What to Do along the Jordan King’s Highway

Jordan’s ultimate road trip is the King’s Highway, which swoops over the high ridge of the Great Rift Valley. While the landscape of rolling plains interspersed with views of barren cliffs tumbling down to the Dead Sea basin is enough of a reason to drive this road, it’s the history here that is its greatest highlight. This is an ancient route, traveled by kings, conquerors, and Crusaders. A road trip here is a journey into Jordan’s past.

Al Jizah, Madaba, Jordan
For knockout views of Madaba, plus the fun of scrambling around oversize bells on your way up the bell tower, don’t leave Madaba without visiting the Shrine of the Beheading of John the Baptist Latin Church. Built over Madaba’s ancient acropolis, the area under the church has been carefully excavated in recent years, and the warren of rooms and tunnels underneath (including an ancient Moabite well thought to be 3,000 years old) has been opened up to visitors as well.
Unnamed Road
Pilgrims since the Byzantine period have claimed this spot to be where Moses finally saw the Promised Land, and where the prophet died. Today, the Moses Memorial Church here (a modern construction, built over an earlier Byzantine church) is home to a superb collection of 6th-century mosaics, while a lookout platform nearby allows you to take in Moses’ view—although if you want to see more than haze, come early in the morning when clear skies are likely.
Madaba, Jordan
Mukawir (ancient Machaerus), a short drive off the King’s Highway, is said to be where John the Baptist lost his head after Salome danced for King Herod. There are only scant remains of Herod the Great’s castle on the conical mountaintop, but you’re really here for the yawning views of rippling hills that stretch down to the Dead Sea and out to the West Bank beyond.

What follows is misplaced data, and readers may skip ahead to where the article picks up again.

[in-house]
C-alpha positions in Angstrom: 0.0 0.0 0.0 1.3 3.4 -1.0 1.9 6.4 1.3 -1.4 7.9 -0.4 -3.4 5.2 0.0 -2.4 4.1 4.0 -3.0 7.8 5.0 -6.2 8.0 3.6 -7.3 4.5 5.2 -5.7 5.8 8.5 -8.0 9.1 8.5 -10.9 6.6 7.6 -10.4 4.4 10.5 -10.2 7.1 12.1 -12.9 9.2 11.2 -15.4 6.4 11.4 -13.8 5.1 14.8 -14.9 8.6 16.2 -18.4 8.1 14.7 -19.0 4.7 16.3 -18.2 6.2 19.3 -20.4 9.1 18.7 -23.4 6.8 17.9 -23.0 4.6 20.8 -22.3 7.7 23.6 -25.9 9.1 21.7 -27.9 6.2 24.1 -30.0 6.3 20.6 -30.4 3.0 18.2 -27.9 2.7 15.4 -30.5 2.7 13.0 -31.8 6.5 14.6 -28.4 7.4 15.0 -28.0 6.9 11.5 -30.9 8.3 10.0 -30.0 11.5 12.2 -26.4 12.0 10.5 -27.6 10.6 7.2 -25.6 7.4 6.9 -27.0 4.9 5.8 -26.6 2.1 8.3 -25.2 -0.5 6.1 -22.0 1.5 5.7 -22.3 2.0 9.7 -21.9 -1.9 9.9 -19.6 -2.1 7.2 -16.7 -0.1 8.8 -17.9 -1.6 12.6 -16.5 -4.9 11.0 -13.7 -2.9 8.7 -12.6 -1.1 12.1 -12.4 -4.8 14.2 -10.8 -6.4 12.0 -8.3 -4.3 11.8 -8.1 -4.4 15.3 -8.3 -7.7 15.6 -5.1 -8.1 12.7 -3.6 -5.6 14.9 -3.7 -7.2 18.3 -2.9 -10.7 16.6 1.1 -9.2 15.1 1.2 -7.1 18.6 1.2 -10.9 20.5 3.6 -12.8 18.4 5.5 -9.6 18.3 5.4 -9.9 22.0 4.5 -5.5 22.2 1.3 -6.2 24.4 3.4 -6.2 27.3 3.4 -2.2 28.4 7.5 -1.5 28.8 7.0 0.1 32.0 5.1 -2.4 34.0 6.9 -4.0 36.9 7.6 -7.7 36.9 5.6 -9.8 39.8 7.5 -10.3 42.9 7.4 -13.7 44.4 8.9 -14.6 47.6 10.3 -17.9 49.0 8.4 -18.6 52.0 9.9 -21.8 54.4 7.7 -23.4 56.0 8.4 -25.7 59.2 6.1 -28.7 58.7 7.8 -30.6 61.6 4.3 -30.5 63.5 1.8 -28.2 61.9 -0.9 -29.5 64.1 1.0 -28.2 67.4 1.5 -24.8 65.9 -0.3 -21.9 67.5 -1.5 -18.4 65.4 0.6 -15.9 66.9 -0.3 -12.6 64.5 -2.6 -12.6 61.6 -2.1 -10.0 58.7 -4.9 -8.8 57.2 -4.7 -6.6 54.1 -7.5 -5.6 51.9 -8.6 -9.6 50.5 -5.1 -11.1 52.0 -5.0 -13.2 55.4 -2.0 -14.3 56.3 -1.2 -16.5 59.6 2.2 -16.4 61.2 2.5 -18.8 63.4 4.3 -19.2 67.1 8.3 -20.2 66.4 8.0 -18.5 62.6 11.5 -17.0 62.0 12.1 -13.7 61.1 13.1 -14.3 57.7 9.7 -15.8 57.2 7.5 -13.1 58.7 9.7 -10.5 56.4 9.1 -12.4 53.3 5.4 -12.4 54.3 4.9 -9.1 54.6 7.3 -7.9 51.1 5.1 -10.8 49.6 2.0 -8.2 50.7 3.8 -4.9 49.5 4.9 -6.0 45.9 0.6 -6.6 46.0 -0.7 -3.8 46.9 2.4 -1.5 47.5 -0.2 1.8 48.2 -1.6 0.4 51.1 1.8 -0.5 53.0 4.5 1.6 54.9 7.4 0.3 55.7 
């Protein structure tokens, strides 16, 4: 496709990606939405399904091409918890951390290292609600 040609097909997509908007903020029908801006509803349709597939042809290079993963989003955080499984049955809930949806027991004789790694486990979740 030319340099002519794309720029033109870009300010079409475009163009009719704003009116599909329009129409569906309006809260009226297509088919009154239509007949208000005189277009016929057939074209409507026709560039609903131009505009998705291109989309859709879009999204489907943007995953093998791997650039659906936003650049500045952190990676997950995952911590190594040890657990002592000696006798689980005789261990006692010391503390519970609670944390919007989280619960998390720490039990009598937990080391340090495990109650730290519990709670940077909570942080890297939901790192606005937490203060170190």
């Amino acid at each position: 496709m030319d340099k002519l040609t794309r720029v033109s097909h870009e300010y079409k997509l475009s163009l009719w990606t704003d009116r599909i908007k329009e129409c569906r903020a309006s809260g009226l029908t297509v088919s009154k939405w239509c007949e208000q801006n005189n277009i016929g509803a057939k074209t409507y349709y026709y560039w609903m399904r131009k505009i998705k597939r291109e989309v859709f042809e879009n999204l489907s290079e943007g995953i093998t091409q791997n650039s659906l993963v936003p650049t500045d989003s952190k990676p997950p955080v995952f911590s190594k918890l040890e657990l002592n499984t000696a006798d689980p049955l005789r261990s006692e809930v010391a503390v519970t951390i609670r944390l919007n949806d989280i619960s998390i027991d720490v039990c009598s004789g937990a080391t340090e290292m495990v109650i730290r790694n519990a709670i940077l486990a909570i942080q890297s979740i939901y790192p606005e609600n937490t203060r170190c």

Kerak, Jordan
Central Jordan is bisected by the King’s Highway, which runs south between the Dead Sea and the desert. The undoubted highlight of traveling this route is the massive Crusader castle of Karak, with its immense fortifications looming over the provincial town that bears its name. Built in 1140, it was one of the last outposts held by the Crusaders after Jerusalem was recaptured by Saladin in 1187. It fell to the Arab-Kurdish armies the following year after a long, drawn-out siege and continued to change hands—and shape—over time. The Mamelukes widened the moat and added more towers, while the Ottomans built a massive entry gate.

Today, Karak remains the largest, best-preserved castle in Jordan. Inside, there are tunnels, dark chambers and dungeons, and vast, arched-roof stables to explore. If you head east out of town, past the Cairwan Hotel, there’s a lookout point where you can get a spectacular view of the castle in its entirety.
محمية ضانا, Dhana 66666, Jordan
Dana Biosphere Reserve is the largest nature reserve in Jordan. For hikers and trekkers, it’s one of Jordan’s top places to get out into the wilderness, but even the less adventurous will enjoy a stop here simply to enjoy the tranquillity of Dana village, with its majestic views over the tumbling hills below. The reserve is dominated by enormous sandstone cliffs that guard the valley, creating a series of microclimates and ecosystems that house nearly 200 species of birds and most of Jordan’s mammals. Sightings of ibex, gazelles, and even wolves are not uncommon. At the entrance to the reserve in Dana village, you’ll find an excellent visitor center run by the Royal Society for the Conservation of Nature, which can recommend park guides. For a different way to experience the reserve, consider the five-day hike from Dana to Petra—deemed one of the greatest treks in the Middle East. It’s particularly pretty early in the year, when the route is laid with spring flowers.
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